Wob: No Matter What Happens with Kawhi Leonard, the Raptors Have Already Won

Wob: No Matter What Happens with Kawhi Leonard, the Raptors Have Already Won article feature image

Photo credit: Reinhold Matay-USA TODAY Sports. Pictured: Kawhi Leonard

  • Kawhi Leonard, who will be a free agent this summer, has been perhaps the best player in the 2019 NBA Playoffs.
  • Rob Perez (@WorldWideWob) details Kawhi's heroics and discusses the future of the Raptors franchise -- with and without their star.

It’s the best scene from “Rounders” — when Mike busts Teddy KGB heads up, clears his debt with him and Grandma and has made enough to pay Professor Petrovsky back half the loan he gave him before the night started.

“That’s a safe play,” Mike says, until Teddy high steps on him and reminds the room he’s still up big from the last time they played.

Mike can go home with his health, but not his respect — and he makes the decision that he’d rather die than be looked at as a poker beta, so he sits back down and the two fight on with his life on the line.

There’s no explaining the mindset here other than some people are willing to lower their rock-bottom to six feet under the ground if it means the reward is living without regret.

The moment Toronto Raptors President Masai Ujiri signed off on the blockbuster Kawhi Leonard/DeMar DeRozan trade this past summer, he sat at that same table with Teddy KGB. The Raptors were drowning in playoff mediocrity, and while keeping DeRozan and Kyle Lowry together for the next two seasons was a more than safe play to guarantee postseason berths, the Raptors would have had to live with the East’s elite ‘sticking it in them’ every time the conference finals started.

What has transpired since the transaction is as close to the nuts as you can get without actually having it: Kawhi Leonard is a nuclear weapon who has been deployed on the basketball world and there’s no override.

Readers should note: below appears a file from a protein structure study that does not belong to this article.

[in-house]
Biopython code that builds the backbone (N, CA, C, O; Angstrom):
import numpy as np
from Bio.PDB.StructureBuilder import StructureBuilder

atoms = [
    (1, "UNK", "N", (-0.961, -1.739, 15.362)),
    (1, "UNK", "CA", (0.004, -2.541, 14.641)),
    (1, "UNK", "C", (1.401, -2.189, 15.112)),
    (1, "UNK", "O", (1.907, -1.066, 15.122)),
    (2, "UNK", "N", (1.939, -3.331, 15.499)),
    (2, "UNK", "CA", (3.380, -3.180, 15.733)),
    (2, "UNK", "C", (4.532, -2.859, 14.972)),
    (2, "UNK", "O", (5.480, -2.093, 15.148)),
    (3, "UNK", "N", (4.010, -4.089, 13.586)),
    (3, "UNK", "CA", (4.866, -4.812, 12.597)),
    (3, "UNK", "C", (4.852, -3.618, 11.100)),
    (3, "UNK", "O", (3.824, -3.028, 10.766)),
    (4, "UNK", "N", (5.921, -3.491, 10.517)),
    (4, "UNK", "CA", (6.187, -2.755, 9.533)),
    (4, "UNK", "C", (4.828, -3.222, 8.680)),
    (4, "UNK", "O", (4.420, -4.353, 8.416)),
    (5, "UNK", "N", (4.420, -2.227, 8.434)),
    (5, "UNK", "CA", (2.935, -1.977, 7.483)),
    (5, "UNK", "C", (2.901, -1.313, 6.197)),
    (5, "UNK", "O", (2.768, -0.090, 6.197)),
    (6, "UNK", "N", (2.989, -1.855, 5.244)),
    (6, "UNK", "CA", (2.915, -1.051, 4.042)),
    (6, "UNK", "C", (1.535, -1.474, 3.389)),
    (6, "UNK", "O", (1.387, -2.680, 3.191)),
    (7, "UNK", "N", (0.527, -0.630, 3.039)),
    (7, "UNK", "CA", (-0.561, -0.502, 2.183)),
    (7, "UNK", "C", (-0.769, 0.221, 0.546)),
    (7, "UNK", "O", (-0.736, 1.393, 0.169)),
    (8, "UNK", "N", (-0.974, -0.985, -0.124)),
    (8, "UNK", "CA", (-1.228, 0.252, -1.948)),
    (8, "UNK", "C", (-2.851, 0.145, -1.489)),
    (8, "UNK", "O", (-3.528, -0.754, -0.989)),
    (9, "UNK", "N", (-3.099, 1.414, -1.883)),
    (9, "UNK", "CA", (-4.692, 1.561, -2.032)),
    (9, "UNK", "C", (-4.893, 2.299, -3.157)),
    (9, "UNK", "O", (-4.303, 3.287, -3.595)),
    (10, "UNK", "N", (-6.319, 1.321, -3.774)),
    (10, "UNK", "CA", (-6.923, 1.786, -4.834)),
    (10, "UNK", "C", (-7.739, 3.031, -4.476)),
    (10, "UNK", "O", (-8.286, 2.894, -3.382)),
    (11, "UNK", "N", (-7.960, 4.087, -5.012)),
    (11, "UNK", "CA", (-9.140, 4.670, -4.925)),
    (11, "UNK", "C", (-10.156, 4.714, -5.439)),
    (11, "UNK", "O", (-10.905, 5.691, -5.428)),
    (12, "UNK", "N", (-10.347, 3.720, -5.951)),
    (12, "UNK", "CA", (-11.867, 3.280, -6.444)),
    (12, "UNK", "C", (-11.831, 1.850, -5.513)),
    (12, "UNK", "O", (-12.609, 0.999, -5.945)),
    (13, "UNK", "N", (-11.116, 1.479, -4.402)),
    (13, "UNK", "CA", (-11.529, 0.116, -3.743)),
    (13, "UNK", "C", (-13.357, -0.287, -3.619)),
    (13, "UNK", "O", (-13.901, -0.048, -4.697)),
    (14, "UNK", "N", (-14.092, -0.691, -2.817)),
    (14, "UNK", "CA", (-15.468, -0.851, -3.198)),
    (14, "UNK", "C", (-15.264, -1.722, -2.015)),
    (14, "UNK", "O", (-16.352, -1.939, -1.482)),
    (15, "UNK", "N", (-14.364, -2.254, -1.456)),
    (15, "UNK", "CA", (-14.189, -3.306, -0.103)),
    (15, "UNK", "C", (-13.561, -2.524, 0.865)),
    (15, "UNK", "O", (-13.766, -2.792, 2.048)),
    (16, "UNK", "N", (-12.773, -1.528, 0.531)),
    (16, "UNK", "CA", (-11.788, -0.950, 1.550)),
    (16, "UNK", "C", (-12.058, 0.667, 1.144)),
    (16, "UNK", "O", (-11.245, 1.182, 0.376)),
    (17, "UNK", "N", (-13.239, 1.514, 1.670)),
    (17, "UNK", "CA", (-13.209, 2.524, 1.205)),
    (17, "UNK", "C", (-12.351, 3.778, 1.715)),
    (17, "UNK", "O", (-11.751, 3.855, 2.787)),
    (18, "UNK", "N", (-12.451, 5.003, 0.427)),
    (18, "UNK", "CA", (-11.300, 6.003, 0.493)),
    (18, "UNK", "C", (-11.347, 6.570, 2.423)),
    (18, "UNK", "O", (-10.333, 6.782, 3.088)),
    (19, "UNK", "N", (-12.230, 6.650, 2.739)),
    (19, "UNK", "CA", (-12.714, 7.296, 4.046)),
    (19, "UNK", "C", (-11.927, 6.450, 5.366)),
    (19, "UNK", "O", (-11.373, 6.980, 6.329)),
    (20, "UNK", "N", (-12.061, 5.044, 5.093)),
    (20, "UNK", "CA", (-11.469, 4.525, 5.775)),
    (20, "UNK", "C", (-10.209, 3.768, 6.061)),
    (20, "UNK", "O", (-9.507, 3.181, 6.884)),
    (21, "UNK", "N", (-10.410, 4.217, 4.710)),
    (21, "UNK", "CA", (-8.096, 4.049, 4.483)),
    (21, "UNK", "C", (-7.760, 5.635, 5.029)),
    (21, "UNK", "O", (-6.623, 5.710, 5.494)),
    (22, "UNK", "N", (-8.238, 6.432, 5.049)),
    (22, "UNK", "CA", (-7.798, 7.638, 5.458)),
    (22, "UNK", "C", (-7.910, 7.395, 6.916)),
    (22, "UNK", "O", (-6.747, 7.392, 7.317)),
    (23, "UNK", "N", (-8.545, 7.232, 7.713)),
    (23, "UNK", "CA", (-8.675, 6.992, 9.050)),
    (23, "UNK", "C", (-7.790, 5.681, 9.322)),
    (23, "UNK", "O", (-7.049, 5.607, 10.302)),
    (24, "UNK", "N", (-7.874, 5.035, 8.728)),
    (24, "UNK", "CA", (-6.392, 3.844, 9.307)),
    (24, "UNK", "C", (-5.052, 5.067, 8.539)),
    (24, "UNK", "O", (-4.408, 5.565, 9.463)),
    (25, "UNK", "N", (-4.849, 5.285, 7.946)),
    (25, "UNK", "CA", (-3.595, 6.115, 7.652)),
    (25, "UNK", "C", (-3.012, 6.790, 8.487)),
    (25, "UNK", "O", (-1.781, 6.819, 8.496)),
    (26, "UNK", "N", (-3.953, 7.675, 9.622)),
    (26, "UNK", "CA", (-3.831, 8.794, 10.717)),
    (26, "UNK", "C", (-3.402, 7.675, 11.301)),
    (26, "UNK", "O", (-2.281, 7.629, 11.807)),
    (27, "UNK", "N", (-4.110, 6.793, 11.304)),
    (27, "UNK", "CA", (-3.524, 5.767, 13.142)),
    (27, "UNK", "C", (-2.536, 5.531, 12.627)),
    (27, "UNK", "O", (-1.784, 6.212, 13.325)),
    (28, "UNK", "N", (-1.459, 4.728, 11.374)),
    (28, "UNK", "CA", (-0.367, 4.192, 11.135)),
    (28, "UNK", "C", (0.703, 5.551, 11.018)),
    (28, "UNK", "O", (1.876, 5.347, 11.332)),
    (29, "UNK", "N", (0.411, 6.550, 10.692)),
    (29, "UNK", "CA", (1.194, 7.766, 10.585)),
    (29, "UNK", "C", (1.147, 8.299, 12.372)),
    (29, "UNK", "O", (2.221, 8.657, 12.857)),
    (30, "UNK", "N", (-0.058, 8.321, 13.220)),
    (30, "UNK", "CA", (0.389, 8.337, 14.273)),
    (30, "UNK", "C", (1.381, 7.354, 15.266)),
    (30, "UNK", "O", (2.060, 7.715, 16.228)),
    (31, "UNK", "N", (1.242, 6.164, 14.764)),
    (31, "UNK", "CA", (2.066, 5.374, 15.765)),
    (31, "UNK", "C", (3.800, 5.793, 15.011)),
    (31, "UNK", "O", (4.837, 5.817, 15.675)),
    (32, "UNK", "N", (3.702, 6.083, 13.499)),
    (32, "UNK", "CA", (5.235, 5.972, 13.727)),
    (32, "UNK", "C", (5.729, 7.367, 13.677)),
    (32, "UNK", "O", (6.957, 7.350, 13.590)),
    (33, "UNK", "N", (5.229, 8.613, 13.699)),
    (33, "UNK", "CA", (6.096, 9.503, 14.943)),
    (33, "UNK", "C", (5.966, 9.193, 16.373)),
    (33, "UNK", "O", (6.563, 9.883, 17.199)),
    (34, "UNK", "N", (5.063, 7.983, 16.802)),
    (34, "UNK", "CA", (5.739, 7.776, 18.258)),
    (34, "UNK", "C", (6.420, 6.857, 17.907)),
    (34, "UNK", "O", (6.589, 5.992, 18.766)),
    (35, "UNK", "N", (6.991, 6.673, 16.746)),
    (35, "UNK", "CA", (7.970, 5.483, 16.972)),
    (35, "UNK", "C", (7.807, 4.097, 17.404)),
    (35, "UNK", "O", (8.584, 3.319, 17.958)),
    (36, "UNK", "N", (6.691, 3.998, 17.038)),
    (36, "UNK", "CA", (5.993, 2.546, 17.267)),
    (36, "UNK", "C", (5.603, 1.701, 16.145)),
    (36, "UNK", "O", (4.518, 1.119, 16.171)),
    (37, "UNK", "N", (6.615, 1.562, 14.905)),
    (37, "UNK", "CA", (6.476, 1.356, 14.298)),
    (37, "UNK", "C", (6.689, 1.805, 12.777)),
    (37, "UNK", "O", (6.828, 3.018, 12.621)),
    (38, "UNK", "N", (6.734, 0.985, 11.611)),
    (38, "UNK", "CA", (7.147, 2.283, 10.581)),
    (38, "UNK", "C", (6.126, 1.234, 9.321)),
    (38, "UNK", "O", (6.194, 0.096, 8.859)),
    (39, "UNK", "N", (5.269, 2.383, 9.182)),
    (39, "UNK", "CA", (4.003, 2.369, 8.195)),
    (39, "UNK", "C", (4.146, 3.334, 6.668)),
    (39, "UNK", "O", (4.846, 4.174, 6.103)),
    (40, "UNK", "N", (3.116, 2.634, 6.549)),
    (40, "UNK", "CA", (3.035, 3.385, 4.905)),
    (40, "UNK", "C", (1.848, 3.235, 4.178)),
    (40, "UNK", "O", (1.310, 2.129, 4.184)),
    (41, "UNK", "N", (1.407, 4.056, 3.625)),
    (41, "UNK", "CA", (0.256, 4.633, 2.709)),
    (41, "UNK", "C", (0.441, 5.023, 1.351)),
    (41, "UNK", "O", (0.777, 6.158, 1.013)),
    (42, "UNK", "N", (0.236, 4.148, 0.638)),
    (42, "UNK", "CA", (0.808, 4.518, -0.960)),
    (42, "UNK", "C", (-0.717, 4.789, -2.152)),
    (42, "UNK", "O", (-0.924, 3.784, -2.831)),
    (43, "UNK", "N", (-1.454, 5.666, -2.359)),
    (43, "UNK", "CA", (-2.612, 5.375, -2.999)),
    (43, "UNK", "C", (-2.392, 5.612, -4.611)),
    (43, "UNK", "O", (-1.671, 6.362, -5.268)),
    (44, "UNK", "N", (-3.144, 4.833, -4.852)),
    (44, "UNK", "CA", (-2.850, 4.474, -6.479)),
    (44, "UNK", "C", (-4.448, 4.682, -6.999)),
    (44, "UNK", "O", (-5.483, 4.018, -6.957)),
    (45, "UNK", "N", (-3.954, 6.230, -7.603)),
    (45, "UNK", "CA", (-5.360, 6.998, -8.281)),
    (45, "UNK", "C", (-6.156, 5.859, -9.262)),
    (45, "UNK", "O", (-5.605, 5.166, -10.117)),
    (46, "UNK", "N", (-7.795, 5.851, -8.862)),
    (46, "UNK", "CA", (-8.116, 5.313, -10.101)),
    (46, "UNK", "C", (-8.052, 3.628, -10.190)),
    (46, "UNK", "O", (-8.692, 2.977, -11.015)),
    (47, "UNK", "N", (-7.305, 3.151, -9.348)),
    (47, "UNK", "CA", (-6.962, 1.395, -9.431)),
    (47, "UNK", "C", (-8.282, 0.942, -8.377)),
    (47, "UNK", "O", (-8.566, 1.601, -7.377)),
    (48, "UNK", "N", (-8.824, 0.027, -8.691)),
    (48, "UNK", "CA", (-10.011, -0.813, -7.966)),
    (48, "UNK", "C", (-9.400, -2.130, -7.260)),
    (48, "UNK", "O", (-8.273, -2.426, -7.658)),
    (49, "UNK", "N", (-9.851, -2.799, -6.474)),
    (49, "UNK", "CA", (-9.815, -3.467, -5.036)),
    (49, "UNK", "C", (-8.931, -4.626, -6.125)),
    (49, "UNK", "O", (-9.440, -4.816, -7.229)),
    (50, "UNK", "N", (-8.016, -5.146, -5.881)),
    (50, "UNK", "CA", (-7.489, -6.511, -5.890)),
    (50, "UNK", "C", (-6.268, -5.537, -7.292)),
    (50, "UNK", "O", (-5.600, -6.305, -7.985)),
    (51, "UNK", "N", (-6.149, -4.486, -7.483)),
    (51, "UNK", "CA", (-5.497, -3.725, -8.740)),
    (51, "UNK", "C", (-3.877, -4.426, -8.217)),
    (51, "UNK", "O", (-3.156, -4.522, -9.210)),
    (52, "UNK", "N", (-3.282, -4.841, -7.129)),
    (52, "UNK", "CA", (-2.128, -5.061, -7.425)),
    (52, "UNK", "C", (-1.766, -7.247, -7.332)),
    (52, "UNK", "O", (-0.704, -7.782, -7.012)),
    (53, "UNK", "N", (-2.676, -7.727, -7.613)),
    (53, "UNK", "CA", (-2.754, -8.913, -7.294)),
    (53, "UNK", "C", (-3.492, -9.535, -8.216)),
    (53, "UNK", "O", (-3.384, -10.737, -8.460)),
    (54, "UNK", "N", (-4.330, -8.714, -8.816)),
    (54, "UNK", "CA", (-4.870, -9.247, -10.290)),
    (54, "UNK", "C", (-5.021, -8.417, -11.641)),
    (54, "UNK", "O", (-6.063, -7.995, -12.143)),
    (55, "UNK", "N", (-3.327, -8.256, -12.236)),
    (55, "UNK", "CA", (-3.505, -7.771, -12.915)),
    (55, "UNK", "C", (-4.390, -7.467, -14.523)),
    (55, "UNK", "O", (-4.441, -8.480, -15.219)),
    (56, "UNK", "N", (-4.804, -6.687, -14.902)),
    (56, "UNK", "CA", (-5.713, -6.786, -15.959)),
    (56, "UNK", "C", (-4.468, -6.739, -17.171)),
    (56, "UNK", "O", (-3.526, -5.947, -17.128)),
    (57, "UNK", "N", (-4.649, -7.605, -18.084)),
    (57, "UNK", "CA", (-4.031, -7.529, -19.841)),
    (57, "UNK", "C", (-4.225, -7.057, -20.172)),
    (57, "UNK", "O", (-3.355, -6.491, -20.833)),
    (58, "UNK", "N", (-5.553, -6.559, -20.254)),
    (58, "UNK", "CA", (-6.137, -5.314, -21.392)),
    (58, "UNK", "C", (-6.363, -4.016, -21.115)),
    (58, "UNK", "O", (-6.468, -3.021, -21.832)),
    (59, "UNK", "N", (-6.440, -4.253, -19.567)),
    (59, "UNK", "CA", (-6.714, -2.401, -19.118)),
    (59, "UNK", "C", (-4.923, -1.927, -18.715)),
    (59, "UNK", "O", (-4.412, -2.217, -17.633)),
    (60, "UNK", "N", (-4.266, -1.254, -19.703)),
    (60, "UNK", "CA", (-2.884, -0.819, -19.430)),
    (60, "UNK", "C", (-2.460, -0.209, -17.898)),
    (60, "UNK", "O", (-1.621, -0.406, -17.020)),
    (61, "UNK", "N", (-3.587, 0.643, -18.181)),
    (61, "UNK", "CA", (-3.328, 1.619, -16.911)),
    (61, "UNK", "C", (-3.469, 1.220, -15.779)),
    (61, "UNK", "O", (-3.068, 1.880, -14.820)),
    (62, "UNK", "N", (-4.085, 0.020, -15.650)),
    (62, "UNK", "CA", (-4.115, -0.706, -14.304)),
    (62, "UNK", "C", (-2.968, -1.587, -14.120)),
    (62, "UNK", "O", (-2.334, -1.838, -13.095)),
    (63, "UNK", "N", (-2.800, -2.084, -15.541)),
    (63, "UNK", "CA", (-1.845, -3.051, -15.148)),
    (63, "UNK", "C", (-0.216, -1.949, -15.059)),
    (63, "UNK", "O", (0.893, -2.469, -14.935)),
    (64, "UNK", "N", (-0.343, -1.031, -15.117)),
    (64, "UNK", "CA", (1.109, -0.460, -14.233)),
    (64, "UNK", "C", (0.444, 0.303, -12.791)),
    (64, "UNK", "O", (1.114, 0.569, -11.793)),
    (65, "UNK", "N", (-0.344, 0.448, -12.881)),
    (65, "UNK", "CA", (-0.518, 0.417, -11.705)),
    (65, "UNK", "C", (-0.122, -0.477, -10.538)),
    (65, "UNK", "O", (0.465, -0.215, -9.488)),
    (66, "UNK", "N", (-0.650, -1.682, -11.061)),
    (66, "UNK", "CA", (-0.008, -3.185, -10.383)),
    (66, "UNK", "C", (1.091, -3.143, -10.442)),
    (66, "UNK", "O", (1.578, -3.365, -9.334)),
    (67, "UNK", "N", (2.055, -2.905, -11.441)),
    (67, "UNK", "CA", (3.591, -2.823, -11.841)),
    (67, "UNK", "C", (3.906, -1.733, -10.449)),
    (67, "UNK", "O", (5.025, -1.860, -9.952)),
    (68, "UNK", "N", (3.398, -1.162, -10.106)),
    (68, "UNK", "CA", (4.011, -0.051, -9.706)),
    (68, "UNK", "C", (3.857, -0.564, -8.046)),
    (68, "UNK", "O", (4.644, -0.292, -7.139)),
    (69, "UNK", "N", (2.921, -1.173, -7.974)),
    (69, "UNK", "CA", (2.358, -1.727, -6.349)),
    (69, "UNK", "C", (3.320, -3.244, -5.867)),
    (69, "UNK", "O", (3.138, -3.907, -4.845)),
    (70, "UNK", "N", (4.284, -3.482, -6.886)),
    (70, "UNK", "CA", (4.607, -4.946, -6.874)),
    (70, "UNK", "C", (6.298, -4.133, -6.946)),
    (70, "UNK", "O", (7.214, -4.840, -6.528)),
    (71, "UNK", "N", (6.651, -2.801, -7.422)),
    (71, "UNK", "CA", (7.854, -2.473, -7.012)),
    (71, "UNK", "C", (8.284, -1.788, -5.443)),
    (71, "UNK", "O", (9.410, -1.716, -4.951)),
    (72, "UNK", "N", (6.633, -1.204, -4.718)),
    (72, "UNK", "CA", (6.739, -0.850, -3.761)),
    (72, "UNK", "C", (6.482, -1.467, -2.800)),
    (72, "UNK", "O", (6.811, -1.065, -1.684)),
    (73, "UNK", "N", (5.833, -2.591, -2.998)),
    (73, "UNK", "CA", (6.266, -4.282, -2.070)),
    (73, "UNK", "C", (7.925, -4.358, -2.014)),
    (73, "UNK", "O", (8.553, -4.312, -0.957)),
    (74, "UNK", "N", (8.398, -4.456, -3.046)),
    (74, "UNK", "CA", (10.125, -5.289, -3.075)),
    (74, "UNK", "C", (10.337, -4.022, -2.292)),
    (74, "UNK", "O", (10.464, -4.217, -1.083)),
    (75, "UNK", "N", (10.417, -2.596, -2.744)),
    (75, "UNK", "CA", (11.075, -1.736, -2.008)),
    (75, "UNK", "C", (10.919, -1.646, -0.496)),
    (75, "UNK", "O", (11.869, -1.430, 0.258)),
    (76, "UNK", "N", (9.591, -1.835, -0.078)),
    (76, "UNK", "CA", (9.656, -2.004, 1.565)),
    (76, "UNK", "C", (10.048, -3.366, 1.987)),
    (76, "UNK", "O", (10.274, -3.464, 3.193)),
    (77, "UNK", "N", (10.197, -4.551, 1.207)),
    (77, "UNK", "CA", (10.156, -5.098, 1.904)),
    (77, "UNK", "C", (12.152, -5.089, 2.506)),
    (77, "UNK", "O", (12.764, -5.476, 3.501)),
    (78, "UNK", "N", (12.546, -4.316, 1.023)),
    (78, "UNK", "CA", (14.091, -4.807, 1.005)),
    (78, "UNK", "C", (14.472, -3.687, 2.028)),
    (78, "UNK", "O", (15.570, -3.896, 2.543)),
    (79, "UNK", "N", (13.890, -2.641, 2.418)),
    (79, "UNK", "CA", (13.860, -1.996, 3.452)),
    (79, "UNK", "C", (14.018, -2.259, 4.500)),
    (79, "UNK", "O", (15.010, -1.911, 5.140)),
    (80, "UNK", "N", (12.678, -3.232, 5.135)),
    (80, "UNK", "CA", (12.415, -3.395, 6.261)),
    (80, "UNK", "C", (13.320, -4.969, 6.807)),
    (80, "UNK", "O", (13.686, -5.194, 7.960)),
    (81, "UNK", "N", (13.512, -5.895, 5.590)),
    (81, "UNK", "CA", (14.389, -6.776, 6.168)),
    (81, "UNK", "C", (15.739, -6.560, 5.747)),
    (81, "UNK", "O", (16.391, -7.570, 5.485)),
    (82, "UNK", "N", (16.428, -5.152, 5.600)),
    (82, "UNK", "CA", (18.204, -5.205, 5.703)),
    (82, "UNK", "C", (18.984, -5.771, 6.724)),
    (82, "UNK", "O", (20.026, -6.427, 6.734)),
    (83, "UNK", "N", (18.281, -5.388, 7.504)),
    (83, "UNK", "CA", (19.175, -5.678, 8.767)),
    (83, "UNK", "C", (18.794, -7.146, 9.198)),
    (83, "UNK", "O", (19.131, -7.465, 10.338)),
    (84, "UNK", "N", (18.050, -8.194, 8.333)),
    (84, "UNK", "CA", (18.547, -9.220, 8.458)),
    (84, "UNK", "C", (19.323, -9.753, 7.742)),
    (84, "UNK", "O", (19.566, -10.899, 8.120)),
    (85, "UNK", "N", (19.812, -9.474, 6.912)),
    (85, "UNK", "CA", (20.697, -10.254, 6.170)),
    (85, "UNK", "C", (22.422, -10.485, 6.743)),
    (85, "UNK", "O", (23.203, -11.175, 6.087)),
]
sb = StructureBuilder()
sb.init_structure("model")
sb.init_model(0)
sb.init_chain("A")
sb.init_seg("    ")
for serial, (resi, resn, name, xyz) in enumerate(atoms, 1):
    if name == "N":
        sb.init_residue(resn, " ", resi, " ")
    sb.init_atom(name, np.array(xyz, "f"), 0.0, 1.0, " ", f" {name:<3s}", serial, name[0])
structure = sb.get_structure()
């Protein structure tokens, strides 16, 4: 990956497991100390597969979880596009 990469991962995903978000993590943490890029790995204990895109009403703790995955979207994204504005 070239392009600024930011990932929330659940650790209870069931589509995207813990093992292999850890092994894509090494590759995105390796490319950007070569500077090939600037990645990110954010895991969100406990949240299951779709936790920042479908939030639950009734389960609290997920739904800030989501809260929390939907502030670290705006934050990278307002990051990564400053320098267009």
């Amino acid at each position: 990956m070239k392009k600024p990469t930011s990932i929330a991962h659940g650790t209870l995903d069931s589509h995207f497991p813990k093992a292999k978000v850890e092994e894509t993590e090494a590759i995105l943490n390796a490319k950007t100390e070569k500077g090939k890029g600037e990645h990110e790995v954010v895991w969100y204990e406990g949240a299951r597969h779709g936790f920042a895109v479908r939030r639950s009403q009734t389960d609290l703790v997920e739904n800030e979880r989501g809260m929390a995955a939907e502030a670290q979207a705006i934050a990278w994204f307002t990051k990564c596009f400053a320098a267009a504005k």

In this semifinals series alone, he has totaled…

  • Game 1: 45 points, 81% FG
  • Game 2: 35 points, 71% FG
  • Game 3: 33 points, 61% FG
  • Game 4: 39 points, 65% FG

Efficiency numbers like these are usually reserved for the likes of DeAndre Jordan and Rudy Gobert, giants who just camp out in the paint and dunk every rebound or loose ball that gravitates to them. What makes these statistics so eye-popping is that only 26.3% of Kawhi’s total field goal attempts have been shot between 0-3 feet away from the rim; everything else could technically be classified as a jump shot.

Kawhi's playoff shot chart:

Averaging 32.3 points per game on 59/50/86 shooting. pic.twitter.com/DTyAYb1UhG

— Justin Phan (@jphanned) May 5, 2019

  • Mid-range field goal percentage: 64.3%
  • 3-point percentage: 52.6%
  • Free throw percentage: 86.0%

Oh, and for good measure: Kawhi on Sunday became the fifth player in NBA history to record 150 points, 30 rebounds and 15 assists through the first four games of a playoff series (per Elias Sports Bureau). The only other players to accomplish that in NBA history, you ask? Michael Jordan, Rick Barry, Wilt Chamberlain and Elgin Baylor.

Kawhi’s productivity isn’t the result of being the beneficiary of having an all-world teammate running alongside him, either. As a matter of fact, he’s not only the best player on the floor — but the most important.

Below you will find every Raptors rotation player’s individual postseason Net Rating with and without Kawhi Leonard on the floor.

What this translates to is the hypothesis of Kawhi’s irreplaceable, top-five-basketball-player-in-the-world status being confirmed. We could even get a little dangerous and say he’s top three, but that’s for another day because we could sit here and analyze Leonard’s unfathomable on/off efficiency stats until our eyes bleed.

The one player in particular we need to single out is Pascal Siakam, The Prince That Was Promised.